'Concrete commitment'

Around 50 police in riot gear moved in, forcing the protesters to the ground and bundling them into vans.

Police later followed activists as they wound through the narrow streets of central Copenhagen to the sound of drums, whistles and horns and chants of "Our climate - Not your business".

in depth

The procession then split up, with activists fanning out to several locations, including the venue of a business conference.

Lars Borg, a Copenhagen police spokesman, said protesters did not reach the Bella Centre conference facility, where representatives from about 190 governments are negotiating a new global climate agreement.

Tania Page, Al Jazeera's correspondent reporting from Copenhagen, said the protests were largely peaceful. 

"It has been a largely peaceful demonstration and something of a family affair really hoping to push home to the delegates here that the public won't stand for anything less than a firm concrete commitment and agreement to cut carbon emissions and to fork out the money to help poorer nations because they are the ones who are the front line of this," she said. 

"There is still a level of confidence that there will be a political agreement by the end of the week but I don't think that anyone inside the conference believes there will be a legally binding agreement which is what the demonstrators are calling for.

Draft deal

A draft climate pact unveiled at the summit on Friday revived hopes that the UN talks might be able to pin down a deal, but developing nations said they needed more financial commitment from richer nations.

With less than a week until more than 110 world leaders descend on the talks, the proposal that would at least halve global emissions by 2050 sought to bridge some of the long-standing rifts between rich and poor nations.

A European Union offer of $10.8 bn of climate aid over the next three years was welcomed by the UN and the Danish hosts.

Connie Hedegaard, the Danish minister presiding over the negotiations, said: "Things are progressing."

Yvo de Boer, head of the UN Climate Change Secretariat, said the draft text marked a "step change" in the negotiations.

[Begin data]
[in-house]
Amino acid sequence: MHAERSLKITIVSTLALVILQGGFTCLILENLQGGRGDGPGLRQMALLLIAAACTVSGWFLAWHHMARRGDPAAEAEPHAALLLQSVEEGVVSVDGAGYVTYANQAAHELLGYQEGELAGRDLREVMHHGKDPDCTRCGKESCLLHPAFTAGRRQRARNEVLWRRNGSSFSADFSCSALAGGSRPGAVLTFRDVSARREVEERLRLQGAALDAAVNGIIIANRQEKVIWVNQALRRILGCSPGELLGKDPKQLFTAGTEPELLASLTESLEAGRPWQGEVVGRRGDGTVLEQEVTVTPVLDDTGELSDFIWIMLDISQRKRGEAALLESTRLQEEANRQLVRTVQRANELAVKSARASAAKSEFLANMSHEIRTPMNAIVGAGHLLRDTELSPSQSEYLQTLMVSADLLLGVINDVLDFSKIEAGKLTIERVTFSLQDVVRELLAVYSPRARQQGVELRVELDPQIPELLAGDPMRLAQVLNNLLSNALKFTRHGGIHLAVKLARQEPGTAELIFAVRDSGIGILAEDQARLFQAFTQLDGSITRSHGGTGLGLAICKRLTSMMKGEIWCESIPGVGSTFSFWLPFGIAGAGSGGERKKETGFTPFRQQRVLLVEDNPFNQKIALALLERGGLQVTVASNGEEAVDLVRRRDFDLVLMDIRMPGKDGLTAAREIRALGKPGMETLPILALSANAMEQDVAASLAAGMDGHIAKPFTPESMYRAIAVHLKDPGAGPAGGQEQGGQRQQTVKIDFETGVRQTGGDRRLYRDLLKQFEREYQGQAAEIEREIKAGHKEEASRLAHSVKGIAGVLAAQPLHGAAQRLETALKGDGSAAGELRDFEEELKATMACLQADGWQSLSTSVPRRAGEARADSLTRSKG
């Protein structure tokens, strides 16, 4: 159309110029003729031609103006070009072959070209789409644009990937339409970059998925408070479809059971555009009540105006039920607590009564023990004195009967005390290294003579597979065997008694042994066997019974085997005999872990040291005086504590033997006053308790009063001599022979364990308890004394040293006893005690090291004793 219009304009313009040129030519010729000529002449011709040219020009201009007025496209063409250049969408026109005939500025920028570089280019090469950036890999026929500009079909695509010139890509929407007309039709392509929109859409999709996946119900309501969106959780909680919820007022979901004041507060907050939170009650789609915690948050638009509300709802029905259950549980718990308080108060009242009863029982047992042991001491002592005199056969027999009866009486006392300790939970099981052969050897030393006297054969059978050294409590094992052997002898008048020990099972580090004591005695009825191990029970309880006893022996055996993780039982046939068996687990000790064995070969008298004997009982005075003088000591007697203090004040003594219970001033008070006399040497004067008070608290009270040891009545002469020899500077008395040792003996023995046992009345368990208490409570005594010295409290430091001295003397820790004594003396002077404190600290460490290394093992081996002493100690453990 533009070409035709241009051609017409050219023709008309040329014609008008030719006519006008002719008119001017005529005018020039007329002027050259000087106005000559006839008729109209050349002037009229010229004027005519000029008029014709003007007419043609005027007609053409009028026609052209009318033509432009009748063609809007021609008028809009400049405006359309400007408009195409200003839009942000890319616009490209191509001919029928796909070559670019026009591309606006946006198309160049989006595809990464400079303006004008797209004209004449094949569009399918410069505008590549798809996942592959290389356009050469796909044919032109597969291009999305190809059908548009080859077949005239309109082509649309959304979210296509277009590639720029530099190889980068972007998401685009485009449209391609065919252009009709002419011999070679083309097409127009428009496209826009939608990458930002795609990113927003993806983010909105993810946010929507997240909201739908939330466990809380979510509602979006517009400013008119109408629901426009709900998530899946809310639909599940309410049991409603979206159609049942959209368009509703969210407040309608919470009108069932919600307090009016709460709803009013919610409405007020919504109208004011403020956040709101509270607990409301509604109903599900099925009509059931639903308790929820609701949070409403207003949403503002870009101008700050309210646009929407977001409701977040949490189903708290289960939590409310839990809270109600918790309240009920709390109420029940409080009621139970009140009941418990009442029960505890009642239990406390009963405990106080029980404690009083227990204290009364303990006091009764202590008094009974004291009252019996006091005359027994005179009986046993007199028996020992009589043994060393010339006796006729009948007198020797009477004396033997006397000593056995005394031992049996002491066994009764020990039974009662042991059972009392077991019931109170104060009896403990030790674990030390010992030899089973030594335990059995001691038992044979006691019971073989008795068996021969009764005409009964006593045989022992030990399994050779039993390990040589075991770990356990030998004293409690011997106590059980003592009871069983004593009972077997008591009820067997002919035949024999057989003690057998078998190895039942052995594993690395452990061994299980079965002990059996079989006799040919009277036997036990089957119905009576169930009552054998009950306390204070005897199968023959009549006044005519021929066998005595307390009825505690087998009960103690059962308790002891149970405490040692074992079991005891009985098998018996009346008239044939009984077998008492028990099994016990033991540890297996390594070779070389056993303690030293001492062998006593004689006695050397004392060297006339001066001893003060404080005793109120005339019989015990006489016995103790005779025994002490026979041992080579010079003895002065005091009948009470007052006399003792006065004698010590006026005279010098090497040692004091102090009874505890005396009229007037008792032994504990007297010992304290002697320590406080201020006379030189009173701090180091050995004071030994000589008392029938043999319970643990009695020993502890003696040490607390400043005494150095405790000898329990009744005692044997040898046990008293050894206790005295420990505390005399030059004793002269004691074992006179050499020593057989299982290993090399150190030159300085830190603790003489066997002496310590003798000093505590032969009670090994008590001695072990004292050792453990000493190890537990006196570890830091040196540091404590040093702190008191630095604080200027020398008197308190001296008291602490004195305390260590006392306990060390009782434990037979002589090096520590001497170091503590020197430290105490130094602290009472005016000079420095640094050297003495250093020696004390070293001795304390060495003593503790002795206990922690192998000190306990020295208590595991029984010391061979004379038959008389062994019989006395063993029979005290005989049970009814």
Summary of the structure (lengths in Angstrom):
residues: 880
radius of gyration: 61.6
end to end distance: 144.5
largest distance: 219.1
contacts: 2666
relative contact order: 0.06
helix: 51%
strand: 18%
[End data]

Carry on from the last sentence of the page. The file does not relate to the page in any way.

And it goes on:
Chinese anger

China, the world's largest carbon emitter ahead of the US, said rich nations needed to provide long-term cash if they wanted poor nations to agree long-term emissions goals.

"I doubt the sincerity of developed countries in their commitment. Why are they not talking about a commitment of providing funds through 2050?" He Yafei, the Chinese vice-foreign minister, said late on Thursday.

"That will make them credible when they are asking for an emissions reduction by 2050."

Protesters were upbeat during the festive season in the Danish capital [AFP]
 
Todd Stern, US President Barack Obama's special envoy for climate change, said earlier this week that he could not "envision" public funds for climate change going to China.

China's He said that was a dangerous betrayal of a globally agreed principle that rich nations had a responsibility to help poor nations adapt to a warmer world and cut emissions.

"I was shocked, personally, to read the American negotiator's [comment]," he told a news conference.

"I don't want to say the gentleman is ignorant, because he is very well educated, but I think he lacked common sense when he made such a comment vis-a-vis funds for China. Either lack of common sense or he is extremely irresponsible."

"When people mention US and China together, they tend to forget that these two countries belong to totally different categories. The US is part of the developed countries ... China is part of developing countries. You cannot mix the two."

African nations said they were still considering the draft, but also were unhappy about financing.

The draft text covers both an extension of the existing UN Kyoto Protocol, whose first phase ends in 2012, and a parallel track of talks.

The text offers a range for global cuts in greenhouse gas emissions, mainly from burning fossil fuels, of at least 50 per cent by 2050 from 1990 levels.